On Monday, Missouri lawmakers presented a bill that would make covid-19 vaccine mandates "impossible to enforce" by public employers and make employers liable for "medical treatment" injuries during work injury compensation.
H.B. 1686 states that "No public body… political subdivision, public school district, government department or bureau, public official, peace officer or any person appointed by the governor acting in an official and public capacity under such appointment" shall require any person to receive a covid-19 vaccination; or impose "any fine, tax or criminal or civil penalty, or conditional on any personal right or public service, based on whether an individual has received a covid-19 vaccination."
The bill states that provisions "shall not apply to health facilities or public colleges and universities where a covid-19 vaccination is required for employed or selected student participants or for colleges or universities to receive federal funding or for an institution to participate in a federal program or contract but be construed as prohibiting a general requirement for that students should receive a covid-19 vaccination as a condition of enrollment. "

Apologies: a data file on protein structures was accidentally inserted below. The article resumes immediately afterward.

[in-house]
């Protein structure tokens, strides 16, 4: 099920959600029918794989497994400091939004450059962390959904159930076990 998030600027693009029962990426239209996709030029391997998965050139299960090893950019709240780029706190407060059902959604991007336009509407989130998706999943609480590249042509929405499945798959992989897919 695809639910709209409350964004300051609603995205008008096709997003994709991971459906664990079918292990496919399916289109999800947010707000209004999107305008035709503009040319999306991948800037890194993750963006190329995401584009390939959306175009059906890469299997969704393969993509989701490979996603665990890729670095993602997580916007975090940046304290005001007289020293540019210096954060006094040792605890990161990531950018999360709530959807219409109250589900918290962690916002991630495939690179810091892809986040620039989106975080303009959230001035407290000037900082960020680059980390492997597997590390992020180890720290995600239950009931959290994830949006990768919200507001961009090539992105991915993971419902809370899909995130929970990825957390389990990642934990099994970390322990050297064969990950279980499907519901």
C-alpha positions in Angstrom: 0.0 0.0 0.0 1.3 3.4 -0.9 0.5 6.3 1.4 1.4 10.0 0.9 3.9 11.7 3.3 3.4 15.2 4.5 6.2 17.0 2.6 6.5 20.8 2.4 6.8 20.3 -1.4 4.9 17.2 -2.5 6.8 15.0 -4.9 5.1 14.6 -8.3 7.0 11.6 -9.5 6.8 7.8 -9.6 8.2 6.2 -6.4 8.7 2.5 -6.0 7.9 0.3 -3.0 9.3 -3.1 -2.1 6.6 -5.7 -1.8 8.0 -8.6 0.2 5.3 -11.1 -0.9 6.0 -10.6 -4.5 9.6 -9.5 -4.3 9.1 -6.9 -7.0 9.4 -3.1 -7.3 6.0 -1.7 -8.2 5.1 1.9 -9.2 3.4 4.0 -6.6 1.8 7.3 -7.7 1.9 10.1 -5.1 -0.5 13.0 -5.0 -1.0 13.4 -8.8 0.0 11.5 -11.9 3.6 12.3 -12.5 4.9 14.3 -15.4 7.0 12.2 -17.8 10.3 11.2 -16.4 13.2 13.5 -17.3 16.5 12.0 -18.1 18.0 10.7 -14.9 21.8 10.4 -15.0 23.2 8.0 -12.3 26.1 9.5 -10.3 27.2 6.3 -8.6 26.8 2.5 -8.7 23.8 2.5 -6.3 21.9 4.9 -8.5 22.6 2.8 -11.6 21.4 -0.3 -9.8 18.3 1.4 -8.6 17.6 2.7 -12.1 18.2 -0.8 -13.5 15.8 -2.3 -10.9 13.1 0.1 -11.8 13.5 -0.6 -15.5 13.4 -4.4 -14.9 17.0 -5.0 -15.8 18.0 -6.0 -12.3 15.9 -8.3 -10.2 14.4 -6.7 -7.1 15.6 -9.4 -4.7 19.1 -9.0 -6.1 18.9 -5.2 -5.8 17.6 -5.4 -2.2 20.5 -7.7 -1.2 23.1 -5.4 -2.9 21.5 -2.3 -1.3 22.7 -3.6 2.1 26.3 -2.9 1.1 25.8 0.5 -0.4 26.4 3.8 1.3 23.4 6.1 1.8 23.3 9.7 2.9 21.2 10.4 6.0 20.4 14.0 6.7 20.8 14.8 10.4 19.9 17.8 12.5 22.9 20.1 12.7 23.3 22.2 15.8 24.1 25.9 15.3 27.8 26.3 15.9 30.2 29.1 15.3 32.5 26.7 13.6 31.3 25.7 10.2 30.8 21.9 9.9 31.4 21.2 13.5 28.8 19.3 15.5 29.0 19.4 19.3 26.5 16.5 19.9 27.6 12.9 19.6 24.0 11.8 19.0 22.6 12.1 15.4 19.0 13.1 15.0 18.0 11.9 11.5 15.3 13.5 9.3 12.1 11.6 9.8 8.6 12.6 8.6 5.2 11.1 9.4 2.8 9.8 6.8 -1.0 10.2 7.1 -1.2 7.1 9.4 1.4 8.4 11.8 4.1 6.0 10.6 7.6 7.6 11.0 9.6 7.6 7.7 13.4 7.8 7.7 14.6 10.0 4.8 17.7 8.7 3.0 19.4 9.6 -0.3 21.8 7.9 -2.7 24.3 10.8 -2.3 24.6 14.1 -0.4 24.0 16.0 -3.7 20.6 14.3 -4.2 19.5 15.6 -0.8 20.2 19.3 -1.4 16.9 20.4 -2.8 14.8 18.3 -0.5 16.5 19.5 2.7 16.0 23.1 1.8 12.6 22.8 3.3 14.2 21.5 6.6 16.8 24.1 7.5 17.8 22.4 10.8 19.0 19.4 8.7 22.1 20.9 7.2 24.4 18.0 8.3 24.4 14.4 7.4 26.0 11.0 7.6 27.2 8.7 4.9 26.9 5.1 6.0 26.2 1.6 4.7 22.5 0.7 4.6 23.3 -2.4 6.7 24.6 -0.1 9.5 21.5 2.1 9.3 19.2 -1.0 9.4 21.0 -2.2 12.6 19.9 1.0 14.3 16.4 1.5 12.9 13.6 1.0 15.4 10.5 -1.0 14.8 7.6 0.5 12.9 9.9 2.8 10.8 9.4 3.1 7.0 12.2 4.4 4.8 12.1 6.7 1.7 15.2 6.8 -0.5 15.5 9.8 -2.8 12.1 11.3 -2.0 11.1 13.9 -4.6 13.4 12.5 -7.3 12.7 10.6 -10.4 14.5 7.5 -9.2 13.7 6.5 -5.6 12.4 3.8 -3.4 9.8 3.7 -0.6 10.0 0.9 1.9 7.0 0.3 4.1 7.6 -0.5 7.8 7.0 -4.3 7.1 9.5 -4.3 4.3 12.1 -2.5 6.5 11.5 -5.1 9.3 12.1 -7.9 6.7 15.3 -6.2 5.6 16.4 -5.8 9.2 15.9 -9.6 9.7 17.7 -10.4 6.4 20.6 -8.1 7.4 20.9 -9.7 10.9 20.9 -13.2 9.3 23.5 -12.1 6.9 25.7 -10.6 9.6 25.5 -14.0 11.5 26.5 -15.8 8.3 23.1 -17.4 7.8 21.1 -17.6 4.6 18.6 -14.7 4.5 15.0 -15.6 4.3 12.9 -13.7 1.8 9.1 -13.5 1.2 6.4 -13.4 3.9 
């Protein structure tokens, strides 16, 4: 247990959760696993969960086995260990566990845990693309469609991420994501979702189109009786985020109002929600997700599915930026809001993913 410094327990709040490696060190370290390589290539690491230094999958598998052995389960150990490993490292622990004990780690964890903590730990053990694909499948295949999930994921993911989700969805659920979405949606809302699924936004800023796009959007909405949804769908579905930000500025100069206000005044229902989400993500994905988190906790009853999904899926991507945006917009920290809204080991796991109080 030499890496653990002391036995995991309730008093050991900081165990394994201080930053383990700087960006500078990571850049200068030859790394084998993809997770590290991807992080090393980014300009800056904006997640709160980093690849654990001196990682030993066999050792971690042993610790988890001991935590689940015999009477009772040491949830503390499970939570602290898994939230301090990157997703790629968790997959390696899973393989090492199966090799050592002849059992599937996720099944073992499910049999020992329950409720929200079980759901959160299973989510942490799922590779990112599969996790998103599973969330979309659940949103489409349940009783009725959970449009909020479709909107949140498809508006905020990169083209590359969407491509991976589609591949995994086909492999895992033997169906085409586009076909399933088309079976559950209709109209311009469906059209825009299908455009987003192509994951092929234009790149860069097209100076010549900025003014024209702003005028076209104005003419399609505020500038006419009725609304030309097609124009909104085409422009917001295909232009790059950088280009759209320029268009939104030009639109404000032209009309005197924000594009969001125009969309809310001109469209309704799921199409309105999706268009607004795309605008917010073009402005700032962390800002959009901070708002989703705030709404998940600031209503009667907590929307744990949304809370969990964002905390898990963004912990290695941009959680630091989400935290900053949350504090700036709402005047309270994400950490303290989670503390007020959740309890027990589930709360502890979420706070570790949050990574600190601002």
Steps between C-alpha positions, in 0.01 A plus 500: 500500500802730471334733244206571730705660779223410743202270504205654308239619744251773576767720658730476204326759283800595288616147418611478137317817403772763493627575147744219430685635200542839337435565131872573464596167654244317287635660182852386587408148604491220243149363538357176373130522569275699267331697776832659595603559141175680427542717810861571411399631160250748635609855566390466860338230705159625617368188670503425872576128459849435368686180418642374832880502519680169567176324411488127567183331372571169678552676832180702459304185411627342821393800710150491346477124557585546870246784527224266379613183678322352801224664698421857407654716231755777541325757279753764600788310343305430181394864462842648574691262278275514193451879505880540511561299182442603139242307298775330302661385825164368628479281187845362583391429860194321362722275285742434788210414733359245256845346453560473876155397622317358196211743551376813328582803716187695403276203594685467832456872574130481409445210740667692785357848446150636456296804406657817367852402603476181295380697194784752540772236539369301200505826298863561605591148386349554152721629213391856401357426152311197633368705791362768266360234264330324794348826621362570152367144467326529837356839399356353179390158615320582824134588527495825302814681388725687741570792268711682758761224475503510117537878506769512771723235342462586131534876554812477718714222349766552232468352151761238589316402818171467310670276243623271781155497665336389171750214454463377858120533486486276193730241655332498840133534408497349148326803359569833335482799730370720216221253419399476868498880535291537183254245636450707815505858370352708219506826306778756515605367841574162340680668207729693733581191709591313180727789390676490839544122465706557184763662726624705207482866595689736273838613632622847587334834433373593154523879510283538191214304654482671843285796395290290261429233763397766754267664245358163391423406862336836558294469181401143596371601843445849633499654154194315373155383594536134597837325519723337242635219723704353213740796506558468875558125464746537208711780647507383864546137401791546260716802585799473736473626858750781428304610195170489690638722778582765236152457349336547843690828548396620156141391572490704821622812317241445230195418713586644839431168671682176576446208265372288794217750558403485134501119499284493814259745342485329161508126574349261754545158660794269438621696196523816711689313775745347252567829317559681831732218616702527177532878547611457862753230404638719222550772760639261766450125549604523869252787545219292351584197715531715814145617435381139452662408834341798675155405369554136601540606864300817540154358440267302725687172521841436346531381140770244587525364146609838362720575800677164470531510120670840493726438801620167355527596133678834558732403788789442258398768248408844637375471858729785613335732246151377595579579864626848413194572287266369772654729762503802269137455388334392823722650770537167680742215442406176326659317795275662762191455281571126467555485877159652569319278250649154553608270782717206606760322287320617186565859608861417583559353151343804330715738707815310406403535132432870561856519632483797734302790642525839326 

The bill also includes exceptions for medical reasons and a" sincere religious belief that prohibits the employee from receiving medical treatment "if" the reasonable adjustment of such a conviction would not constitute an undue difficulty for the employer. "
According to the proposal, an employee whose rights are violated would be entitled to workers' comp "to deal with any damages incurred as a result of the employer's claim for medical treatment."